Essay Two:  Profile

Due Dates:  1st Draft:  9/27/01

                                          Final Draft:  10/04/01


In this essay, you will find an intriguing person, place, or activity in your community (on or off campus) and write about your subject in a way that both informs and engages readers.  

Choosing a Subject

Here are some ideas to get you started in your search for a subject. 


·        Anyone with an unusual or intriguing hobby or job

·        A prominent local personality

·        A campus personality—popular teacher, coach, student leader


·        A hospital emergency room, birthing center, hospice

·        A used-car lot, used-book store, farmers’ or flea market, historic site

·        A fire or police station

·        A radio or television station, a newspaper publisher

·        A local diner or restaurant in town, a coffeehouse


·        A volunteer program

·        A sports event

·        A hobby—folk dancing, rock climbing


Once you have chosen your topic, you need to spend some time observing your subject and asking questions.  Once you have this material, you can construct a 2-3-page profile of the subject you have chosen.  Some questions you might ask yourself at this point include:

·        How do my preconceptions of the subject contrast with my finding about it?

·        Can I compare or contrast what different people have said about my subject?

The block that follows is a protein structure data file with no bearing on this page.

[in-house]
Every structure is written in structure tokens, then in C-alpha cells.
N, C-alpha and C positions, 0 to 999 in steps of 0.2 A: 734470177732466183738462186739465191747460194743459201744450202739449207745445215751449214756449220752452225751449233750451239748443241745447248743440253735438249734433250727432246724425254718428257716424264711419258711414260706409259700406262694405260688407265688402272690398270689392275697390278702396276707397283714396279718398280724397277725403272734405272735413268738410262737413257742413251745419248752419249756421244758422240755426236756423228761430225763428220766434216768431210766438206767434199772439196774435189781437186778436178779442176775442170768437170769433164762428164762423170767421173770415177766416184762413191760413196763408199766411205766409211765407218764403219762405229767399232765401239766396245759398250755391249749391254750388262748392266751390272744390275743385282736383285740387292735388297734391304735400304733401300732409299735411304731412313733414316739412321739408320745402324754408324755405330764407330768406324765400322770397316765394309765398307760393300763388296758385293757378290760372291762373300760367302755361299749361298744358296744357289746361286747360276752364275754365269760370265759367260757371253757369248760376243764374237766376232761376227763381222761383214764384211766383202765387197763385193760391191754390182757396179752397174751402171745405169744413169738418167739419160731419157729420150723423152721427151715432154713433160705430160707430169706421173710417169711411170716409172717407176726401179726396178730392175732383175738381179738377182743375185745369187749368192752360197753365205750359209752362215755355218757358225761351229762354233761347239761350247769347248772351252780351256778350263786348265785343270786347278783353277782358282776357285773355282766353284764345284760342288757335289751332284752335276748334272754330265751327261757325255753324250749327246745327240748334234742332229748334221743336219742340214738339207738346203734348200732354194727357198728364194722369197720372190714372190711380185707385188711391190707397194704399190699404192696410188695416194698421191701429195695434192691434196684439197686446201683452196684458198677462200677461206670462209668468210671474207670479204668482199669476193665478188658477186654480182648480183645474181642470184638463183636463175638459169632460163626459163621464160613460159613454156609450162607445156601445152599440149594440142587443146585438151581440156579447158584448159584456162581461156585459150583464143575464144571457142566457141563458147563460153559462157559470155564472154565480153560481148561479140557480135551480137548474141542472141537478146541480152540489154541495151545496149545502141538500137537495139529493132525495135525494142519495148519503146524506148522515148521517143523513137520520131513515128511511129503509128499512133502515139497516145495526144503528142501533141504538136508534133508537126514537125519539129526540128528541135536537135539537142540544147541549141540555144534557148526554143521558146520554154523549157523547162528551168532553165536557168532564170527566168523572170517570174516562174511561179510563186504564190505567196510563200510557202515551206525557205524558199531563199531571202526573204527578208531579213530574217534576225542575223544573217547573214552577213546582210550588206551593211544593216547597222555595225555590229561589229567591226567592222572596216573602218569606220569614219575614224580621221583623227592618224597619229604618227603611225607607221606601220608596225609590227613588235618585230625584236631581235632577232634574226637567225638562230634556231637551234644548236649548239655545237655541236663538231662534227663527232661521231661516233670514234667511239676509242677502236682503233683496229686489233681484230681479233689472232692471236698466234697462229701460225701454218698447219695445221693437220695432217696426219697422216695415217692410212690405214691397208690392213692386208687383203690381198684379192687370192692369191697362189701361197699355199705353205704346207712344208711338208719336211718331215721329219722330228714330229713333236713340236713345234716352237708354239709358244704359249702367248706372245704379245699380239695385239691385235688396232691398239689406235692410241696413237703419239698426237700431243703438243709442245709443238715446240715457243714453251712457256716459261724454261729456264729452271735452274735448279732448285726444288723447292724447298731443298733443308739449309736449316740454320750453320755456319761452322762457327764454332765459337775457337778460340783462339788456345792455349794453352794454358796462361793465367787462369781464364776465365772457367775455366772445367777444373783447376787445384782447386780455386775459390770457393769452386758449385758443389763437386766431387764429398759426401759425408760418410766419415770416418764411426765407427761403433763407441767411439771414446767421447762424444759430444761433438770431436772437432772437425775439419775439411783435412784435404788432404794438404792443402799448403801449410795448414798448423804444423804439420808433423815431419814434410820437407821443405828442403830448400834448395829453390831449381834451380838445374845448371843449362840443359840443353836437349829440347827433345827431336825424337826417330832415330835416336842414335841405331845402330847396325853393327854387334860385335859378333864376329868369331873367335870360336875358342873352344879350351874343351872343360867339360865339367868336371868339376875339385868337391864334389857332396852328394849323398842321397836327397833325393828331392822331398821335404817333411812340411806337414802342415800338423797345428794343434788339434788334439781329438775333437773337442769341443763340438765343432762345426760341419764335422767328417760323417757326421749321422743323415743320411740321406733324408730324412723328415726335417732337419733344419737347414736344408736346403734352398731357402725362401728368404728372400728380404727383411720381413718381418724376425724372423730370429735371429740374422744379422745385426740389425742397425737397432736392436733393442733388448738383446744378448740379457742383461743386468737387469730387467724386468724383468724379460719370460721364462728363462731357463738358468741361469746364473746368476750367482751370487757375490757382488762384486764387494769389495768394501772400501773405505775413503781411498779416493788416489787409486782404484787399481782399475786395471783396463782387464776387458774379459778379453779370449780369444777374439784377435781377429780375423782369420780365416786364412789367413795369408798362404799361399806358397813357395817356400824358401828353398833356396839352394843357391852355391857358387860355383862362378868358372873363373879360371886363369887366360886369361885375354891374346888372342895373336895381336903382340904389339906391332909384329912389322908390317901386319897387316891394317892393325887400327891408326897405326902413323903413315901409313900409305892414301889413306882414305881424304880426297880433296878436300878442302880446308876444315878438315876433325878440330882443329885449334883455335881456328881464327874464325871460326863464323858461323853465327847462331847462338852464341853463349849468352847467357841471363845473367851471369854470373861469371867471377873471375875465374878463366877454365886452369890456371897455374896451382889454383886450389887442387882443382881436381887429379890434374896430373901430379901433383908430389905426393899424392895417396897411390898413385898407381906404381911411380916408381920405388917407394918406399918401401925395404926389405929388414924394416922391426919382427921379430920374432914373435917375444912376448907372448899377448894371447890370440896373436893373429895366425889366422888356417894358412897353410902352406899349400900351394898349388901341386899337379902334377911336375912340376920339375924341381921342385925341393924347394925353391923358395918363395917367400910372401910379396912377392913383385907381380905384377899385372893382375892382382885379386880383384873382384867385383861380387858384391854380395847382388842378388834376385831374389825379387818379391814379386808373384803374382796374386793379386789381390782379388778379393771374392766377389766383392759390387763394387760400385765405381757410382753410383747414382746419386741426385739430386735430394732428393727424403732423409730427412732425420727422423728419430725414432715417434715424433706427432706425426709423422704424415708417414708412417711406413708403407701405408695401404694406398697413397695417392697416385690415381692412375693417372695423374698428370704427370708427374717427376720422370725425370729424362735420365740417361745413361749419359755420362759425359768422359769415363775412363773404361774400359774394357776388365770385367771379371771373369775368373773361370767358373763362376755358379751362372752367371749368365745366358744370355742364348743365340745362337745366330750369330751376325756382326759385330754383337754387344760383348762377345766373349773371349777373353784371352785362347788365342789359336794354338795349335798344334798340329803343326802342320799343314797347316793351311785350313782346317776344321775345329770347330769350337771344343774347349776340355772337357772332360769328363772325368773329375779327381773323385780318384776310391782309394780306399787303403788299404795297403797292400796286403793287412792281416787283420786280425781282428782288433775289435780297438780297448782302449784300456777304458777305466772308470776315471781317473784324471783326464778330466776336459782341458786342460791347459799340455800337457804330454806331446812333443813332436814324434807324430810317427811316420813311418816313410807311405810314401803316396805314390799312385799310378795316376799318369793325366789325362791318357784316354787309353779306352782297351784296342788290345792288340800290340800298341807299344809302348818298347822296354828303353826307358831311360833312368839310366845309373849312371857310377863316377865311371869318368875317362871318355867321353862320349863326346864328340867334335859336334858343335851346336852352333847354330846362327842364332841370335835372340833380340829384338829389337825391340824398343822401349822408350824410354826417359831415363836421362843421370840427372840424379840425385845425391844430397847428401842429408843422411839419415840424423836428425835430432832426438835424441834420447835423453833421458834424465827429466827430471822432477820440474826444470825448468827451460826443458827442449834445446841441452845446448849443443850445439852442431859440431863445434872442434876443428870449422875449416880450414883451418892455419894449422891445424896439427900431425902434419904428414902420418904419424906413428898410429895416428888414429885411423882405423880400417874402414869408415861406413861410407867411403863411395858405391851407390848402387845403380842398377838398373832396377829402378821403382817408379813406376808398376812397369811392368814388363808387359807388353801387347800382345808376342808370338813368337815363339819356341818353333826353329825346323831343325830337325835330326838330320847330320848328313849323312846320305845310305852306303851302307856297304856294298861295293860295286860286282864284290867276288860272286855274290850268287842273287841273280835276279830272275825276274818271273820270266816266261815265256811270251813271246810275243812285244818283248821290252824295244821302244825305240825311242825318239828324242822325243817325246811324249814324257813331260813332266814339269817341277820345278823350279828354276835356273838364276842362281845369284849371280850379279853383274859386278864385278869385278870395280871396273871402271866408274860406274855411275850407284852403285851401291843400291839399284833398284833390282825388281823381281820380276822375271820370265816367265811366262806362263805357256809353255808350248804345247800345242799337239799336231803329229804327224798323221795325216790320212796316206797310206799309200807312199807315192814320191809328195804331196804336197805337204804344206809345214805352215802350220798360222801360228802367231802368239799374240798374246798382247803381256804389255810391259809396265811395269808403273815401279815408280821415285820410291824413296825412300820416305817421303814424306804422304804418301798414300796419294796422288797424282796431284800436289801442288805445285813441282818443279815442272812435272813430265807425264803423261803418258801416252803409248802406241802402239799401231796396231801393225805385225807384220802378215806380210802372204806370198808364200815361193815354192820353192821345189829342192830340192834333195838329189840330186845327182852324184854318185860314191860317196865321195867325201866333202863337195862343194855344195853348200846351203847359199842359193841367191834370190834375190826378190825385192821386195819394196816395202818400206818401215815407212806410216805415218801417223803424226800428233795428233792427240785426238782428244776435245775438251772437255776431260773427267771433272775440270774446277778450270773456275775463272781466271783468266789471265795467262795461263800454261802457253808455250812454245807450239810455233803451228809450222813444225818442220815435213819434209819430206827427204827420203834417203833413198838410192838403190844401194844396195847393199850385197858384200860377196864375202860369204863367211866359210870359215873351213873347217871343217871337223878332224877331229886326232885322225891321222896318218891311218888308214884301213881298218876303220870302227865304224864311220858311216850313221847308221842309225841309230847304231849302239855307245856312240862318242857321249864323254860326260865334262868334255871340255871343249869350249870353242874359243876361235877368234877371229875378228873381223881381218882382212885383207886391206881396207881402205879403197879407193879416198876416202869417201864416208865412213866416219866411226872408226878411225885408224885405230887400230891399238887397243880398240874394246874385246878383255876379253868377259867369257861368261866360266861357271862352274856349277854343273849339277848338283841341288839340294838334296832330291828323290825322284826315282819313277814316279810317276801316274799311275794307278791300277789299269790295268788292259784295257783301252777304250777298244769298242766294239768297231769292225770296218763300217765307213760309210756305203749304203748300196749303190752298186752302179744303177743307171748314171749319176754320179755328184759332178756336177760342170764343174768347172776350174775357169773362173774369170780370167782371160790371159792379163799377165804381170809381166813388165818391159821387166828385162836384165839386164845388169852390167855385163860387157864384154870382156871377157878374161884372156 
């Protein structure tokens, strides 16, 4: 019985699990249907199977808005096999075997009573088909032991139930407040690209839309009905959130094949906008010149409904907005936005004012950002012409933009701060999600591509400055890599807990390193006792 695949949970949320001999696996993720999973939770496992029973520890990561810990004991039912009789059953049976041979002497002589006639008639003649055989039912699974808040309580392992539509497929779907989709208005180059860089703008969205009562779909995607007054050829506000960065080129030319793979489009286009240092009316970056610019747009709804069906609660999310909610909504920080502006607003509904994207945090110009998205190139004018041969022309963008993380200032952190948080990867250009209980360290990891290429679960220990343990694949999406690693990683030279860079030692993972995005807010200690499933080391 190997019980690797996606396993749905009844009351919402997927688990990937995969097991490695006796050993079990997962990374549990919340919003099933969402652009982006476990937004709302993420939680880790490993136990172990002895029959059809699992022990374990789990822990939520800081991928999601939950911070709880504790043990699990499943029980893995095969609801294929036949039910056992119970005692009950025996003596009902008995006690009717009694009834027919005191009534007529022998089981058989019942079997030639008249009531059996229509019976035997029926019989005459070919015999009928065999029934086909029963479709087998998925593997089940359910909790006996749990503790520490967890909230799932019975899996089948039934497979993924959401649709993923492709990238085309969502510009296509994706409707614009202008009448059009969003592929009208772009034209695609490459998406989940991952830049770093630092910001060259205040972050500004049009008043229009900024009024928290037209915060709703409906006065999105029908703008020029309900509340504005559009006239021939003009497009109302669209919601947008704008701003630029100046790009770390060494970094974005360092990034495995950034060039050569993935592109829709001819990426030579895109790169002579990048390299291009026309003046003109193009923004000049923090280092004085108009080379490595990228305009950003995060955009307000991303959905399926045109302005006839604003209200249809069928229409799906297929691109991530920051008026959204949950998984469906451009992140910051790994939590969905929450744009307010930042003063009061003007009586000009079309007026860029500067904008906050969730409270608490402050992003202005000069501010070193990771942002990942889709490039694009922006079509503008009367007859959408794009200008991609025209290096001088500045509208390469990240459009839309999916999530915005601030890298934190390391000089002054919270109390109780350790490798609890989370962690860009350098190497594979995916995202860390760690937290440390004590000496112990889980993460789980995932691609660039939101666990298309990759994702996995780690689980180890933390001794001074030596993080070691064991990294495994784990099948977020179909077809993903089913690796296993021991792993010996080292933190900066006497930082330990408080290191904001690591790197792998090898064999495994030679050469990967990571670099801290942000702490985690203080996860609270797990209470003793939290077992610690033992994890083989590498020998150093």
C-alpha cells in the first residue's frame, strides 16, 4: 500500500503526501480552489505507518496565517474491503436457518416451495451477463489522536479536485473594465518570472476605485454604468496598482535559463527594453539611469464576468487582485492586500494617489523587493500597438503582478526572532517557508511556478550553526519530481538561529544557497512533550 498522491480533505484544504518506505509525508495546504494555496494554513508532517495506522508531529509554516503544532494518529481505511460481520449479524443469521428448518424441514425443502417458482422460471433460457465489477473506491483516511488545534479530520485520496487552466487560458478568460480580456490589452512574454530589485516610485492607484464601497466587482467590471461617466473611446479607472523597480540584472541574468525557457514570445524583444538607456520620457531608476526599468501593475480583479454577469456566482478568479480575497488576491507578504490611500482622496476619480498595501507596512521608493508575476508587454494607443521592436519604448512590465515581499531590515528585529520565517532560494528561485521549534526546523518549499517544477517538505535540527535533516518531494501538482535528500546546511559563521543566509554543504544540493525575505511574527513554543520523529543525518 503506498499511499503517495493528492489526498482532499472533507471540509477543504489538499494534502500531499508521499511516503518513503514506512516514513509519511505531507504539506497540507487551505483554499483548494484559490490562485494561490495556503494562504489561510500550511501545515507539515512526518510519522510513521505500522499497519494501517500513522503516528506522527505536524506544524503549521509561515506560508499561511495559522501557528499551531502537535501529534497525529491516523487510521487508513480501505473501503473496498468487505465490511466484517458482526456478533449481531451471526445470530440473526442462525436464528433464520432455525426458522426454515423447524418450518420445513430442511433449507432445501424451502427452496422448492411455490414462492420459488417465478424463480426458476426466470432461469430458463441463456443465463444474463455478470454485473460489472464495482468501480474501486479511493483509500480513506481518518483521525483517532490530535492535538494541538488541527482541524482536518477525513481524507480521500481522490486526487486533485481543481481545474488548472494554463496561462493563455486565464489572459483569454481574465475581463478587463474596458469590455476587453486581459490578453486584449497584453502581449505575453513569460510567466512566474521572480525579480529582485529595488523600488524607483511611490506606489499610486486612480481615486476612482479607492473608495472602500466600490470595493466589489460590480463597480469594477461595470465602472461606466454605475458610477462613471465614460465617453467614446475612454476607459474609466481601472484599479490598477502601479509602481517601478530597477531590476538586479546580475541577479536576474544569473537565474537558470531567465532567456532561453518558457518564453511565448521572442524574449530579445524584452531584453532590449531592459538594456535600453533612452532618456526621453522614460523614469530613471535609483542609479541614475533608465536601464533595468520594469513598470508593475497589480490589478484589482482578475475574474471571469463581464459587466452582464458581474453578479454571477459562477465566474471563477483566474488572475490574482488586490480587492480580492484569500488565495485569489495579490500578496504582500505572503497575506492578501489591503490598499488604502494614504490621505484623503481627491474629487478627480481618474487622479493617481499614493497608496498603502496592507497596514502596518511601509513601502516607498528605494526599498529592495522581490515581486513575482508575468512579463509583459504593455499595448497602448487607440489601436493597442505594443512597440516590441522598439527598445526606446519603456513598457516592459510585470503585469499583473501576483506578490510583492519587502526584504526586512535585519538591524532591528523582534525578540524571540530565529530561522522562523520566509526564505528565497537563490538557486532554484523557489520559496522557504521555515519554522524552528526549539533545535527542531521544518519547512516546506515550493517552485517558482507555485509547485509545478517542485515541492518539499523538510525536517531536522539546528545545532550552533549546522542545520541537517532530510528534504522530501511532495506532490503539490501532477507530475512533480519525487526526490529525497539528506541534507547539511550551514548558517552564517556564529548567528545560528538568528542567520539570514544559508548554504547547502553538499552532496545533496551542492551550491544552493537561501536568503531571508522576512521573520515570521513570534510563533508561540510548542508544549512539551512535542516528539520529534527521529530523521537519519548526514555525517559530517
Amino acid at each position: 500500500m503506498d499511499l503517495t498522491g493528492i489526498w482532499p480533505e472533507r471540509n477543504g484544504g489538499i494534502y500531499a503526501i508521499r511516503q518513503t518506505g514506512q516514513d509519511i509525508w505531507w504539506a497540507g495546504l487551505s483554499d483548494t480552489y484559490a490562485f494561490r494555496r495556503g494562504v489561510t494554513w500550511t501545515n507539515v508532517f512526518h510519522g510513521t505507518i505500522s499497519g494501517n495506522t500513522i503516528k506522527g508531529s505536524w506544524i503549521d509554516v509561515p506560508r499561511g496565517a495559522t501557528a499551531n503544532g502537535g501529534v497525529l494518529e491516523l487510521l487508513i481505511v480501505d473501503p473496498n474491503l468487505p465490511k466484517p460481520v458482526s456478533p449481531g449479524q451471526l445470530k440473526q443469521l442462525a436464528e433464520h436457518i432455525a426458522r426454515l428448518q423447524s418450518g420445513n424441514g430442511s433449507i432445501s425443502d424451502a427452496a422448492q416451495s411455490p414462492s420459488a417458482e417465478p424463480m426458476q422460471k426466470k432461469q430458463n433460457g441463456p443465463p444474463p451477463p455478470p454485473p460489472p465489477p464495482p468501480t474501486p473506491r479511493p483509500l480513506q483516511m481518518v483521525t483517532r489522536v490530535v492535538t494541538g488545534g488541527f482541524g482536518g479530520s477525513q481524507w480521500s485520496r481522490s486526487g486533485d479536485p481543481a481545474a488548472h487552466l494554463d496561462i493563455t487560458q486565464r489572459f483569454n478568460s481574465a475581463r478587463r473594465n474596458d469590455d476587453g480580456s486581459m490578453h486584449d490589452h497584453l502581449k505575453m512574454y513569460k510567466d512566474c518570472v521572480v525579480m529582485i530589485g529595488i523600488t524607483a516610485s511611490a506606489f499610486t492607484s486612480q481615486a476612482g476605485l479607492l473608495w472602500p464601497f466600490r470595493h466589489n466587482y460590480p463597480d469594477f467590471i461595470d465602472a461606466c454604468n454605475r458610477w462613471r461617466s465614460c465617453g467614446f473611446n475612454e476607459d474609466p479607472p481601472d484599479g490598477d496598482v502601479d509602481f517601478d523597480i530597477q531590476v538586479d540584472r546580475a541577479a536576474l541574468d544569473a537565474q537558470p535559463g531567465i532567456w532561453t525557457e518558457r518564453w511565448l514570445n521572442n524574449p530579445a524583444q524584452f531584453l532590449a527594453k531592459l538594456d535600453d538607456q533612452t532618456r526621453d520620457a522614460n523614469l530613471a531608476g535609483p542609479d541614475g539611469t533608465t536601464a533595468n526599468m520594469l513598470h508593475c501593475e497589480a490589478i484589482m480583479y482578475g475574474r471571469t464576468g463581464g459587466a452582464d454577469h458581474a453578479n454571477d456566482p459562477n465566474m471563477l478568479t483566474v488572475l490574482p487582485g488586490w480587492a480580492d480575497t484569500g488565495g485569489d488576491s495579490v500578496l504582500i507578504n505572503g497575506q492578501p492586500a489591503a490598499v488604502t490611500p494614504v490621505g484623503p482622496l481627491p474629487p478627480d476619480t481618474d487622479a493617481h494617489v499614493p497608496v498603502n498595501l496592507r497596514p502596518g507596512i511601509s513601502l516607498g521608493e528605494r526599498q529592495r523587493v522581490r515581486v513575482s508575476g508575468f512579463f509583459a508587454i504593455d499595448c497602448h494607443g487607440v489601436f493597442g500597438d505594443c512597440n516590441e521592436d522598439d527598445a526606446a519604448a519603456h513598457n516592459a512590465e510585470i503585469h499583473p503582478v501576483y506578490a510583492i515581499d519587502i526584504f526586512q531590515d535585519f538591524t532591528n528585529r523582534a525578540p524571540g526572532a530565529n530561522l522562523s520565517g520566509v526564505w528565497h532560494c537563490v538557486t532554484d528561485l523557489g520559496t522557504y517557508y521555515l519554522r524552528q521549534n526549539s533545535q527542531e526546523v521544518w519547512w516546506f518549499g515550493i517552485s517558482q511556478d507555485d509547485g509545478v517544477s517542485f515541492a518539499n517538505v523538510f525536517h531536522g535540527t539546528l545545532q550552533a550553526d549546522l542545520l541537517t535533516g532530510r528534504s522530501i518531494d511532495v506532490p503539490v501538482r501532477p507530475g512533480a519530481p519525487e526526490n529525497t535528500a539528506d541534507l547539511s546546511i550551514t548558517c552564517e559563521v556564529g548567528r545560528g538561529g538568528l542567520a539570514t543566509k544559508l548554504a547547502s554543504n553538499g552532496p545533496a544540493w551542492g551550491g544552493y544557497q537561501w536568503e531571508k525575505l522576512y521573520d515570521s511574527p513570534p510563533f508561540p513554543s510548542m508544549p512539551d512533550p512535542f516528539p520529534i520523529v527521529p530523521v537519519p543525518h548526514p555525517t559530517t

·        How could I consider the place’s appearance in light of the activity that occurs there?

·        What is the role of this subject in society at large?

Some questions to ask about your audience (the class, remember), include:

·        Are my readers likely to be familiar with my subject? 

·        If not, what details do I need to provide them?

·        If yes, how can I discuss my subject in a new and engaging way?


Remember to provide lots of vivid details, dialogue where possible, and clear descriptions of people and places. 


Your paper will be graded according to the following criteria:

·        Introduction that grabs attention and properly introduces your subject.

·        Clear thesis statement

·        Use of vivid detail and description

·        Information that both informs and engages the reader.

·        Mechanical and grammatical correctness

·        Well–organized paragraphs